Tuesday September 2, 2014
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Parts of Oregon Inundated by Western Tent CaterpillarsSalem-News.com Staff
Western tent caterpillars produce one generation per year.
(SCAPPOOSE, Ore. ) - Oregon State University Extension offices in Columbia County are being inundated with calls by concerned members of the public about localized, often severe, defoliation of hardwoods in the northern portion of the county.
The defoliation has been most noticeable on red alders, cottonwoods, willows and fruit trees; however, other broadleaf trees and shrubs are also being affected.
The damage is caused by an outbreak of western tent caterpillars (Malacosoma californicum), a moth native to the Pacific Northwest.
Affected areas are conspicuous by the defoliation that has occurred due to larval feeding, and on closer inspection by the presence of the caterpillars themselves, which are often located in or near silken "tents" they construct within the tree.
Outbreaks by this insect are common; forest health aerial surveys indicate the last large outbreak in northwest Oregon occurred in 2001-2002. This year, more than 13,000 acres of aerially-observable defoliation have been detected making this the largest documented outbreak in Oregon in the last two decades.
The affected area observed to date extends from north of Rainier to south of Scappoose and west to Clatskanie. Damage has also been reported in areas of southwest Washington but aerial surveys have not yet been completed this year. Damage within affected areas is highly variable, ranging from trees that appear to be almost completely defoliated to areas with only light defoliation.
Western tent caterpillars produce one generation per year. The larvae emerge in the spring near bud-break, feed initially as a colony, and construct silken "tents" within their host plants. Larvae usually mature in about 30-40 days and abandon the tents to construct silken cocoons in which they pupate; this usually takes place on or beneath affected trees. The emergence of adult moths, mating, and egg-laying usually occurs during July and August.
Landowners in the vicinity of the current outbreak area have reported huge numbers of larvae leaving their host trees and moving down onto lawns, homes and other structures. This often occurs as the caterpillars attempt to locate additional foliage to feed on or find a suitable pupation site. While this can certainly be a nuisance to homeowners, this insect does not represent any significant risk to human health or pets. In the coming weeks, landowners in affected areas should be prepared to see large numbers of moths emerging; the moths will also be strongly attracted to any lights in the area.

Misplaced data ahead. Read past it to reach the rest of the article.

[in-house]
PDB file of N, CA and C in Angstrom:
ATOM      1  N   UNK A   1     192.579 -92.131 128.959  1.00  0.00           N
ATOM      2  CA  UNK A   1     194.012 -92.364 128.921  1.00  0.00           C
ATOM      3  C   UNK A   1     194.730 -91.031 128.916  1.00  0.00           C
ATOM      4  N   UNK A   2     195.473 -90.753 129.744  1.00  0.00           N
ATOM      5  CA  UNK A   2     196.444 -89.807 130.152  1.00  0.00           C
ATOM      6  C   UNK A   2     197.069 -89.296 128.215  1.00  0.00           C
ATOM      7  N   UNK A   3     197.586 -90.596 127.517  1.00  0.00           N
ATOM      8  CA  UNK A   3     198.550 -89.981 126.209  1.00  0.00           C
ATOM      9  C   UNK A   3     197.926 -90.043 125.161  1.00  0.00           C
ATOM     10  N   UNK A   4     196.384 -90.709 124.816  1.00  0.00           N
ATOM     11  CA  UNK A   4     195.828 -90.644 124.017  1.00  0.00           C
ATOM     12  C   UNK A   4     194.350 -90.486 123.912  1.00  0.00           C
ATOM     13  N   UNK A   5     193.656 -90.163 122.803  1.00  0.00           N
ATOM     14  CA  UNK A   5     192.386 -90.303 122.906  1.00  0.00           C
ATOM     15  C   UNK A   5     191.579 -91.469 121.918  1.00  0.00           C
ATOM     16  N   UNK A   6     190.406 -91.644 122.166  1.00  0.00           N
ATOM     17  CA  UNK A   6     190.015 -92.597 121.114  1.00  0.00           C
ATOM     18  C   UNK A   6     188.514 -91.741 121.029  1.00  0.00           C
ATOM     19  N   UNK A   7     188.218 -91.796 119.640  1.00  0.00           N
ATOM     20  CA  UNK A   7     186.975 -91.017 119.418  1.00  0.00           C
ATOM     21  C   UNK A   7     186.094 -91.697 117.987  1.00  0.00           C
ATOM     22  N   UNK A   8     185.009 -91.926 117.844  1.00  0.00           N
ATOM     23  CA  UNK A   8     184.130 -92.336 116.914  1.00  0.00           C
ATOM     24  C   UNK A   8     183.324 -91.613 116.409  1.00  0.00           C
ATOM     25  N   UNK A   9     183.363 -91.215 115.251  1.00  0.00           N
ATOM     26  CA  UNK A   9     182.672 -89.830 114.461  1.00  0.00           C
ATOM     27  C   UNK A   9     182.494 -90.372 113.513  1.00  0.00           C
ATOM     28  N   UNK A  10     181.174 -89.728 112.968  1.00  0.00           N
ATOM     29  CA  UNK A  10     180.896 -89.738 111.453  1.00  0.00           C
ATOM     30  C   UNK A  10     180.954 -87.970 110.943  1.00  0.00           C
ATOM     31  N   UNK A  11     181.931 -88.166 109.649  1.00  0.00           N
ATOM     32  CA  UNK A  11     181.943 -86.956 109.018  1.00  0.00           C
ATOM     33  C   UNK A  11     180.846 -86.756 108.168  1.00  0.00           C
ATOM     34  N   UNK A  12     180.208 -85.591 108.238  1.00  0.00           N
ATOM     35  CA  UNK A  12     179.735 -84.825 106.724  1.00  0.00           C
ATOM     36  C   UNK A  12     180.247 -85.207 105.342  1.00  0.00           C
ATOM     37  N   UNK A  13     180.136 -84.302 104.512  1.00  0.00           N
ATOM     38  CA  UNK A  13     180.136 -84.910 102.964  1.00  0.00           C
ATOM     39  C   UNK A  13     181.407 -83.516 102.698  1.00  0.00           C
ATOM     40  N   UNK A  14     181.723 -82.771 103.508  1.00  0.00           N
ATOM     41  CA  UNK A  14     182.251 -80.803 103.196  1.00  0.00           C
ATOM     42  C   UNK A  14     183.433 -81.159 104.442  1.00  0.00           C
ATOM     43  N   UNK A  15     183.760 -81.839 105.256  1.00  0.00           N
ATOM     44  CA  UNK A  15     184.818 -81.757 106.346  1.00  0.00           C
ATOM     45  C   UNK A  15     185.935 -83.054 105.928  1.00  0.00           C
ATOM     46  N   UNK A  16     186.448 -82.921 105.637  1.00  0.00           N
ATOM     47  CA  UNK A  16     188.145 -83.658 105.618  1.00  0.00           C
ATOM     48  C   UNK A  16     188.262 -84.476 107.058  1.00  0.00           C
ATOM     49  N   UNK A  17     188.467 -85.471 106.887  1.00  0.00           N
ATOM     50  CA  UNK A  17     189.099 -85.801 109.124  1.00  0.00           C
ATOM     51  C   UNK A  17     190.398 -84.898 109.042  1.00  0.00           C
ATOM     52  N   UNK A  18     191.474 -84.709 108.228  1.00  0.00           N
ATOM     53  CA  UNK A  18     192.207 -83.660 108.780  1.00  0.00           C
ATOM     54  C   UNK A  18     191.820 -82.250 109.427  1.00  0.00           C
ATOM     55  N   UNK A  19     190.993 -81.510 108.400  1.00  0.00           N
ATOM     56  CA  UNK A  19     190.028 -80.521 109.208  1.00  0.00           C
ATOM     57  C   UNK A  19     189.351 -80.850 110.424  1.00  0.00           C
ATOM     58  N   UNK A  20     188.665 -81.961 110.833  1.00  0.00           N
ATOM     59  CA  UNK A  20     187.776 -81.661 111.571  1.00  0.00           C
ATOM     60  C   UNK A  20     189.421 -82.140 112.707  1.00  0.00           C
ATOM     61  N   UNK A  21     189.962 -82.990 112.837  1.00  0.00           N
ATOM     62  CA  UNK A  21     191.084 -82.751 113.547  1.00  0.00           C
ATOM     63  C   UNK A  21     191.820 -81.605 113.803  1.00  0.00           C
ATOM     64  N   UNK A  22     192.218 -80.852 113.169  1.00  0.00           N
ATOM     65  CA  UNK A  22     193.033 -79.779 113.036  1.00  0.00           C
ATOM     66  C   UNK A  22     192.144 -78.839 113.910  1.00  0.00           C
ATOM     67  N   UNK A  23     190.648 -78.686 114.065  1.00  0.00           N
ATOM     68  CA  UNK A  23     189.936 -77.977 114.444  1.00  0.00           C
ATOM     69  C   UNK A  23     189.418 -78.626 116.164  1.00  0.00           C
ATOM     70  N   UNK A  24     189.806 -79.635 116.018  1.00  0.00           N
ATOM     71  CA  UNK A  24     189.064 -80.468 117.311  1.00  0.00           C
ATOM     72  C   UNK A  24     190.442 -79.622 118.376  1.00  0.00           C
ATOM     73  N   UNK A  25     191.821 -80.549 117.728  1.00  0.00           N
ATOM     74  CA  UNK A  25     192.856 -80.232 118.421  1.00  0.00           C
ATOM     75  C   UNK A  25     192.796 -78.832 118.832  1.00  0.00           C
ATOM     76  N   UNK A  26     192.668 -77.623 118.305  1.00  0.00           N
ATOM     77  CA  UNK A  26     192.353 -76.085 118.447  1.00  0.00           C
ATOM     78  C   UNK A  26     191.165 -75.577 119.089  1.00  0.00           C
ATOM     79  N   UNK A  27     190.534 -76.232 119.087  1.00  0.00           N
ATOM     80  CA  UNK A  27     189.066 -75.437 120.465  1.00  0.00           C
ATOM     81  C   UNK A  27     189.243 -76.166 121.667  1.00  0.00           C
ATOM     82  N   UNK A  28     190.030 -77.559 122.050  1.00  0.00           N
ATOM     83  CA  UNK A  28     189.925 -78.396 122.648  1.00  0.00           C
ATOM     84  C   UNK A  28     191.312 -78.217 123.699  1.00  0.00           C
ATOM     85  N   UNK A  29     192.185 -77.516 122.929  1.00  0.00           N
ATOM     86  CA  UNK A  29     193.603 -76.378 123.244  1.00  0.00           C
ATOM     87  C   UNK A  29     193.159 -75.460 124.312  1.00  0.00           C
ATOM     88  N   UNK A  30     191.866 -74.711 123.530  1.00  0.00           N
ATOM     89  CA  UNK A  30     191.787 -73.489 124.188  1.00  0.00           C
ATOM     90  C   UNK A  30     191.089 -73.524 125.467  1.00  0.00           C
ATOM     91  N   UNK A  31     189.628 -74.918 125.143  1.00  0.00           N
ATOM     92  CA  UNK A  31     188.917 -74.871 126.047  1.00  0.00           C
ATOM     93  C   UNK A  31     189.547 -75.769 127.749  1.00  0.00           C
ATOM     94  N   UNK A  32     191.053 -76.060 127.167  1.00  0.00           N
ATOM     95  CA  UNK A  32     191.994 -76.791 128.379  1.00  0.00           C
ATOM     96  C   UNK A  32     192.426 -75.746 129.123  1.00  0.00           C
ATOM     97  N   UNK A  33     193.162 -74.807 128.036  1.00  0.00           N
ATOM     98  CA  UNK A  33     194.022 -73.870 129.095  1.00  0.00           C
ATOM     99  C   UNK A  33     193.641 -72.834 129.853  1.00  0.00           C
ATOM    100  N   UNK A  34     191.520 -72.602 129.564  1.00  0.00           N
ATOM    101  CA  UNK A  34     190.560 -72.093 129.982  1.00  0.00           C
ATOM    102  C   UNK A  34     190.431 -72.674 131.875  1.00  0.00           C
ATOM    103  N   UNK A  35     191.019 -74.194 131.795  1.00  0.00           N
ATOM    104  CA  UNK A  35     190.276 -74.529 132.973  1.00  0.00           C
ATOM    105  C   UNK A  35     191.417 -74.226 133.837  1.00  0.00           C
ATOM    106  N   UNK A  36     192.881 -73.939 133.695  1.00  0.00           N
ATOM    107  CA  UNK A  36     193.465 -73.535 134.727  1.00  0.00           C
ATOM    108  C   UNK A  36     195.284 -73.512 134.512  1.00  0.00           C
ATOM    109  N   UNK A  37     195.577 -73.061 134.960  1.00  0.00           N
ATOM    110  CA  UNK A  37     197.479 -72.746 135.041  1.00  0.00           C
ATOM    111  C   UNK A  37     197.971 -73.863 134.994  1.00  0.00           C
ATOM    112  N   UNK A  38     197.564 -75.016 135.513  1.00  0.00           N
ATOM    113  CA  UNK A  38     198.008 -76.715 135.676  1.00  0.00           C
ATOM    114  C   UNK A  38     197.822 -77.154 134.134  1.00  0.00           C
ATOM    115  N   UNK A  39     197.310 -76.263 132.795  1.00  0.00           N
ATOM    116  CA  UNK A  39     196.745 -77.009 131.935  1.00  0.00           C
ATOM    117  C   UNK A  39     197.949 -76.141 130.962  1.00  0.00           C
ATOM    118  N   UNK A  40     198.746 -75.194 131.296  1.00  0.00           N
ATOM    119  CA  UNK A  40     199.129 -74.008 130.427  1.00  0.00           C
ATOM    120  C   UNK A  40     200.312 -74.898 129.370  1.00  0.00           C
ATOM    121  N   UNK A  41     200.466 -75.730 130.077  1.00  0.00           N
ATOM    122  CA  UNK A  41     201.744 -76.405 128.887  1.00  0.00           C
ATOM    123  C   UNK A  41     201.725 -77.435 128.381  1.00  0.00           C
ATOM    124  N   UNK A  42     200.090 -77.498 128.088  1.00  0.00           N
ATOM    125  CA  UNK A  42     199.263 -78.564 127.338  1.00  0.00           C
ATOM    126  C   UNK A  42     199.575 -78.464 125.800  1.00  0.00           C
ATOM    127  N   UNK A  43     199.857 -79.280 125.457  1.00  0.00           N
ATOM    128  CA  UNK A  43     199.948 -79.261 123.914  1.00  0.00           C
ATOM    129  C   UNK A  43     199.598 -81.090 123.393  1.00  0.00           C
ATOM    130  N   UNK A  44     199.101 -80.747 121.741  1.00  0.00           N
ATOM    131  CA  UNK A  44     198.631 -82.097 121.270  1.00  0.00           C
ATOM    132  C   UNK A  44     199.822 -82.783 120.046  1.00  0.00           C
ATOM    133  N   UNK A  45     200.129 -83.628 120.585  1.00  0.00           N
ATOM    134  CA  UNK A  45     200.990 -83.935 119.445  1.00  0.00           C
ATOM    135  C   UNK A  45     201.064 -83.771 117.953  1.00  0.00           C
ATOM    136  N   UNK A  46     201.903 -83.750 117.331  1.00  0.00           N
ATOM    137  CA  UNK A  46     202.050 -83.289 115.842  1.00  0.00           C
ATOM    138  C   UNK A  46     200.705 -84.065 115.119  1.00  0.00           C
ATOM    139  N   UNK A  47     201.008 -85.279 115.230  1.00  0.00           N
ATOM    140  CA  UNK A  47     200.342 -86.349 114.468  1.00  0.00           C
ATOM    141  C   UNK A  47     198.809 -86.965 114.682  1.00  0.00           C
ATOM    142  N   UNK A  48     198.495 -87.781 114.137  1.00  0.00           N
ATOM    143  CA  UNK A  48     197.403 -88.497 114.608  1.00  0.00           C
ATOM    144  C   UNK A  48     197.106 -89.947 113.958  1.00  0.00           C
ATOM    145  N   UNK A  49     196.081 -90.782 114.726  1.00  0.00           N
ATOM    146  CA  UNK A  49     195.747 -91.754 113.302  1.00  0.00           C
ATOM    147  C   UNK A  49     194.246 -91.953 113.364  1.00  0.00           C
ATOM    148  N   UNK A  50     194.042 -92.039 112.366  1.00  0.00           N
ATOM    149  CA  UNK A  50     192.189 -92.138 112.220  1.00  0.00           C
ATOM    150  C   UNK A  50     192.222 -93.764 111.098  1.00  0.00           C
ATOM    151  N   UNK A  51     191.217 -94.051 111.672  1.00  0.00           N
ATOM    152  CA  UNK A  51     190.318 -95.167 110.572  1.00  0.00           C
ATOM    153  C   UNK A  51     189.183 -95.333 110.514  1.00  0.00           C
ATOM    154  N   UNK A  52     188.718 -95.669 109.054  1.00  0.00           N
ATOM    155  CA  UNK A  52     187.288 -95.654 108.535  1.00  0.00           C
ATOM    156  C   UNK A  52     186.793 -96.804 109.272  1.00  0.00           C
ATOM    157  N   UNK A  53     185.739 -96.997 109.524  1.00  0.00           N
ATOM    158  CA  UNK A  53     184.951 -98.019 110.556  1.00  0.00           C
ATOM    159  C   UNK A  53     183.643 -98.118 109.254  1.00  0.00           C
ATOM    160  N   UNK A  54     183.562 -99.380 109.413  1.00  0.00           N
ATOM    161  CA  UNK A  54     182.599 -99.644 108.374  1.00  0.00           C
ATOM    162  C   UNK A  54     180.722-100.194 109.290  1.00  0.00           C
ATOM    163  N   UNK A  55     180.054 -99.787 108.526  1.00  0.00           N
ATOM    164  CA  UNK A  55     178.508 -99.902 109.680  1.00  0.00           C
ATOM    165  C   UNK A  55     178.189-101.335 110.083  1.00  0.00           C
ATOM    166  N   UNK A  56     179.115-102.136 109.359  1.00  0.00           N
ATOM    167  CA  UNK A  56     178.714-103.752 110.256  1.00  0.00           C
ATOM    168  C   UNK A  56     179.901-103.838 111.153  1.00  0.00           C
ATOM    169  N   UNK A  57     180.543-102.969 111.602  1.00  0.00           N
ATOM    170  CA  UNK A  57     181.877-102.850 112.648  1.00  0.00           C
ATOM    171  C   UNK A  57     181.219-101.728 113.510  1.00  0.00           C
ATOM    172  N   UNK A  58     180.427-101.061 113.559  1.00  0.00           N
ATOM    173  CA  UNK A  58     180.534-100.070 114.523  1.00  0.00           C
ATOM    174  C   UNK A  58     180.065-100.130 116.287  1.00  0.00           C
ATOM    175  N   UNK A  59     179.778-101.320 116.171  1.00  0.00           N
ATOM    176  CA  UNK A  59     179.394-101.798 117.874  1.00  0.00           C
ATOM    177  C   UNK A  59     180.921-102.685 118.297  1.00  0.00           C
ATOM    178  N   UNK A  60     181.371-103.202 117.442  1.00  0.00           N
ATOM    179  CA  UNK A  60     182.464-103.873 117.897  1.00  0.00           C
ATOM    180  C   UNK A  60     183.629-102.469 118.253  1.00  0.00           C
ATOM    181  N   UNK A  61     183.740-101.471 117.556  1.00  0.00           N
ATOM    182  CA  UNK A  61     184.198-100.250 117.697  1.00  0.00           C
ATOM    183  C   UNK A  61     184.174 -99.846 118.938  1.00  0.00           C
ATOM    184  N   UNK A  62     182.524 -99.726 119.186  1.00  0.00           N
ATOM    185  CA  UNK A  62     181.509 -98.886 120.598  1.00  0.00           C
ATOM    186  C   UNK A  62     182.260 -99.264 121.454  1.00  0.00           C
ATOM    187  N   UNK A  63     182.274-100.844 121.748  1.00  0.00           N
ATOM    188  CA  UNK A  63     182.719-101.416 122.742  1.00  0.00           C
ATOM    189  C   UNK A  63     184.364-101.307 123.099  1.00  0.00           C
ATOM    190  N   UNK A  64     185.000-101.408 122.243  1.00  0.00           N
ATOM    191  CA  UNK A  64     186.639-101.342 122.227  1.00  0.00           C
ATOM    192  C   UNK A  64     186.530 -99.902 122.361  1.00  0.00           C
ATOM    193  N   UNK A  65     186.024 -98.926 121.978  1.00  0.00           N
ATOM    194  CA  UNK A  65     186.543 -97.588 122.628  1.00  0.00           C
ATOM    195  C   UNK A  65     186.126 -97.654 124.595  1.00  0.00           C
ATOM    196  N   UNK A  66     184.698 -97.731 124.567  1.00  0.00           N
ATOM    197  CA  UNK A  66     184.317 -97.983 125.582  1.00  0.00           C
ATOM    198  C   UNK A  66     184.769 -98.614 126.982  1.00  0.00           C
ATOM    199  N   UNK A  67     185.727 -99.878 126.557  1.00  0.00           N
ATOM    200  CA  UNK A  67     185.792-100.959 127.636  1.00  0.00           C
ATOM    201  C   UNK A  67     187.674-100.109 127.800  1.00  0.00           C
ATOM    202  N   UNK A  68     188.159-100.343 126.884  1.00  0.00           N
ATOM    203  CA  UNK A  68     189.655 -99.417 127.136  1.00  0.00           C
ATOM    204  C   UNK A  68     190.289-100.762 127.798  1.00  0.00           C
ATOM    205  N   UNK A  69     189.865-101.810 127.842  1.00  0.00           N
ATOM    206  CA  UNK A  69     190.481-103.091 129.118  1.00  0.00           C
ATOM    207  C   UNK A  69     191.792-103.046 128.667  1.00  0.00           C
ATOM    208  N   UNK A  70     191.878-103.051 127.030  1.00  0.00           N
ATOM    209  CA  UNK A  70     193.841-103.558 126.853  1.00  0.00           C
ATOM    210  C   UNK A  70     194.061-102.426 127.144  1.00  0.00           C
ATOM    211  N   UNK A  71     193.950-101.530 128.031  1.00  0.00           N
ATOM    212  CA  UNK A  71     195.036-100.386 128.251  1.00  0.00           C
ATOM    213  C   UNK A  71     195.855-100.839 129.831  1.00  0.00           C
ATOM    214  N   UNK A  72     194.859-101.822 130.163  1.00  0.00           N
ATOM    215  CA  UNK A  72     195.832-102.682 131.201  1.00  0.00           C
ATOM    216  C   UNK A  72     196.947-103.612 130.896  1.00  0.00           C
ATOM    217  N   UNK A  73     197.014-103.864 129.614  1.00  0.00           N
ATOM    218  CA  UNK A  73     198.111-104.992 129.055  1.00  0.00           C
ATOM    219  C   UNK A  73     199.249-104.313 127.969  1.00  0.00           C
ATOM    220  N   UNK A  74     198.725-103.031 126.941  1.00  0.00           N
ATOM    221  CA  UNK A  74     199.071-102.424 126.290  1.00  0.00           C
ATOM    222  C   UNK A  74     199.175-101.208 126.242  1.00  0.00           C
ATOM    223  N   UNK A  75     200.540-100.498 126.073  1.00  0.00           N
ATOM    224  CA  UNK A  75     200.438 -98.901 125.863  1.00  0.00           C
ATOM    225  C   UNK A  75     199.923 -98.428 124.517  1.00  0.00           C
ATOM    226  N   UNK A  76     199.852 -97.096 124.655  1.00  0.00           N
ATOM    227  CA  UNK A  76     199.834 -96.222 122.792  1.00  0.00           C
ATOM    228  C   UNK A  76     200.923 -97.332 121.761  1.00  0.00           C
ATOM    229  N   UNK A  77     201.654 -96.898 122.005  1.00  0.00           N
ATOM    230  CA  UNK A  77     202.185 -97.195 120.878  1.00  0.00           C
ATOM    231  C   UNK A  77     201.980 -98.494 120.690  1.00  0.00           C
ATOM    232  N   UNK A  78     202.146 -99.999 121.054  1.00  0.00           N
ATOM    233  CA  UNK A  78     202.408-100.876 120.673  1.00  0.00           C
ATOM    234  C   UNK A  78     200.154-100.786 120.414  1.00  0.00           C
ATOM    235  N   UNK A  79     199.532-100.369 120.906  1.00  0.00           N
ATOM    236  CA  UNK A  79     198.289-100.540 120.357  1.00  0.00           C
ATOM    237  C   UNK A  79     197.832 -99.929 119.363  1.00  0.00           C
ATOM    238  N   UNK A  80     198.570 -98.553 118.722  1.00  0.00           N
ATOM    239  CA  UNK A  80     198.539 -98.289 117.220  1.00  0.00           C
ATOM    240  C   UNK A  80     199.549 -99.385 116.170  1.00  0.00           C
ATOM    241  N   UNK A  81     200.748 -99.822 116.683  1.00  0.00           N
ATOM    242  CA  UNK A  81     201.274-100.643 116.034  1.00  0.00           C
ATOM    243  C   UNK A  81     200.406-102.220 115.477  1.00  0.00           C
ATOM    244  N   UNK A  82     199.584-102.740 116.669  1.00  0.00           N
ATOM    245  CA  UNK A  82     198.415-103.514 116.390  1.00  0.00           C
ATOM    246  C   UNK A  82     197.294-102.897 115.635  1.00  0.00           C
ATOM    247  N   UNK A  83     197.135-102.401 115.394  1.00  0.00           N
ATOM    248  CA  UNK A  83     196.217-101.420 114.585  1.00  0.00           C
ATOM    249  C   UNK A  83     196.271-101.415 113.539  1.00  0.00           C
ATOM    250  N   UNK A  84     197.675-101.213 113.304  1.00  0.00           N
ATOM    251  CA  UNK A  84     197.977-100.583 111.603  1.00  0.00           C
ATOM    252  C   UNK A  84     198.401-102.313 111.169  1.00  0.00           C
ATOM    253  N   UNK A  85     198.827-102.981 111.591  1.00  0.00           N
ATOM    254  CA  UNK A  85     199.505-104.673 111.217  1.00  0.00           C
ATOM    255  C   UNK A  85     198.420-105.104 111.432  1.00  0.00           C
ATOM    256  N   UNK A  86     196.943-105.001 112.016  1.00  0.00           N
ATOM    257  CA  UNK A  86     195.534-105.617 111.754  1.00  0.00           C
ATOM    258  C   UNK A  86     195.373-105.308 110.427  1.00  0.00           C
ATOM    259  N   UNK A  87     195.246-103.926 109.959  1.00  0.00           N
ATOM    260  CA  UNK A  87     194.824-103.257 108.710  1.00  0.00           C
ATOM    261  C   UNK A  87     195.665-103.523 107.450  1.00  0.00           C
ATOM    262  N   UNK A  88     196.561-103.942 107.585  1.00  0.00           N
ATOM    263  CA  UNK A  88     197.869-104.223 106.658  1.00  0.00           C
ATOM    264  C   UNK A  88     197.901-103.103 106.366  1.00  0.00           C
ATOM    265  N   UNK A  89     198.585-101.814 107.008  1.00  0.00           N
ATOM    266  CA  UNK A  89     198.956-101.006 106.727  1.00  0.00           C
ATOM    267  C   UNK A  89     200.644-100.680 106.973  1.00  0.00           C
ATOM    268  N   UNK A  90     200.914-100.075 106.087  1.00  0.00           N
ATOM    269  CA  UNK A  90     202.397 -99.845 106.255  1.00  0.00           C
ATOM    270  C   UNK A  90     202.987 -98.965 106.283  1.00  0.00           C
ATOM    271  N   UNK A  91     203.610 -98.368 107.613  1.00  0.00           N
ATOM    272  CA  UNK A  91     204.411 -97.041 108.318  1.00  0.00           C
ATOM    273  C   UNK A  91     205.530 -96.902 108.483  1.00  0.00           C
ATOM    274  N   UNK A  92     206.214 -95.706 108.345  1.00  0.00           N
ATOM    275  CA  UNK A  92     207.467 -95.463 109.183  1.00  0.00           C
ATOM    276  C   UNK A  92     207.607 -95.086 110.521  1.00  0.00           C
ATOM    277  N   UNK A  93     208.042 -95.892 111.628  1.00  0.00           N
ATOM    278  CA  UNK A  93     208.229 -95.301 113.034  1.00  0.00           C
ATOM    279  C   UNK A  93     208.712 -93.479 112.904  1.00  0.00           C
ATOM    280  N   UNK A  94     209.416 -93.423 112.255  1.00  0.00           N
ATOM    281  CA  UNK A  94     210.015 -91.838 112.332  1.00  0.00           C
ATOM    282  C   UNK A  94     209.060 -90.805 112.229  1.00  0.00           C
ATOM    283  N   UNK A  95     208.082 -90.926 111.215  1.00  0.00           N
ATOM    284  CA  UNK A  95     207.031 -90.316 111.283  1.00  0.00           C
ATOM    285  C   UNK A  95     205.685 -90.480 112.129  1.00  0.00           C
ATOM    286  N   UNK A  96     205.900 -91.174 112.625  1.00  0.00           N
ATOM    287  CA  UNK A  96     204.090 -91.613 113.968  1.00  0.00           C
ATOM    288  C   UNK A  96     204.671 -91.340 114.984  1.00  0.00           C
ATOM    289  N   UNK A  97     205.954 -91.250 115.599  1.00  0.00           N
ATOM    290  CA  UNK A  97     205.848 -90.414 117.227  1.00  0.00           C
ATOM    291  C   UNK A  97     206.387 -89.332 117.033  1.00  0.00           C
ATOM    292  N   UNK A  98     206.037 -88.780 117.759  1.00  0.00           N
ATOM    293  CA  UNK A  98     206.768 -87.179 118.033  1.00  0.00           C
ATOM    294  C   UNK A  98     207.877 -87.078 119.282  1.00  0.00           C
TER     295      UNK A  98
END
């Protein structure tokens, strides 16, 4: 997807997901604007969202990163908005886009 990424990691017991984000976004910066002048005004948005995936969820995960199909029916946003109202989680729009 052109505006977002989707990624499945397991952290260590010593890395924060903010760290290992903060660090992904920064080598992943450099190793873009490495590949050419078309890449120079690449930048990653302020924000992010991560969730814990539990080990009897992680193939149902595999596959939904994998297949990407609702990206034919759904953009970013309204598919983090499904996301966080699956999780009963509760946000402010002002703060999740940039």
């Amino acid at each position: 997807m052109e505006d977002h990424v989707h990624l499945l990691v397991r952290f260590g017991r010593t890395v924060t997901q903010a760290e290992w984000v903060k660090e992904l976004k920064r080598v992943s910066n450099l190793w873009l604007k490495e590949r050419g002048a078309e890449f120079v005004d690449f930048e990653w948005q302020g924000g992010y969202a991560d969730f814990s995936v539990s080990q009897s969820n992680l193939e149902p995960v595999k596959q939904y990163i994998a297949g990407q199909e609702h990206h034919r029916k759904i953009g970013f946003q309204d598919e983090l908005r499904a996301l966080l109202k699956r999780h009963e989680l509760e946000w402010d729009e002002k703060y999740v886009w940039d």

Long-term damage usually only minor
Although some trees may be completely defoliated at this point, long-term damage from western tent caterpillar is usually only minor. Historically, outbreaks have been short-lived, persisting for only 1-2 years in a given area due to the combined effects of natural enemies (parasites and predators), diseases, larval starvation, and in some cases adverse weather. Parasitic wasps and a virus have been identified as among the most significant natural control agents of western tent caterpillars, and will quickly return outbreak populations to low levels.
Given the degree of tolerance that most trees exhibit and the short-duration of the infestations, outbreaks in forest areas are generally allowed to run their course. Where they are affecting residential or recreation areas, non-chemical management is the best choice. Larvae can be removed by high-pressure sprays, pruning, or other techniques manually.
One technique that is not recommended is to attempt to burn the tents, which can cause significant tree damage. Proper cultural care of affected landscape trees will also help to reduce stress and allow them to recover from the effects of defoliation. There are a number of insecticides registered for control of western tent caterpillar in Oregon, but biological products containing Bacillus thuringiensis (Bt) or spinosad are recommended due to their lower impacts on natural enemies and other non-targets.
However, it is best to time these applications to when the caterpillars are young and before extensive feeding has occurred. Attempting to treat older larvae, which are occurring in most areas now, is generally not recommended as the majority of feeding has already occurred.
Additional aerial surveys in southwest Washington are planned to further document the locations and severity of the current outbreak.
Source: Oregon Department of Forestry
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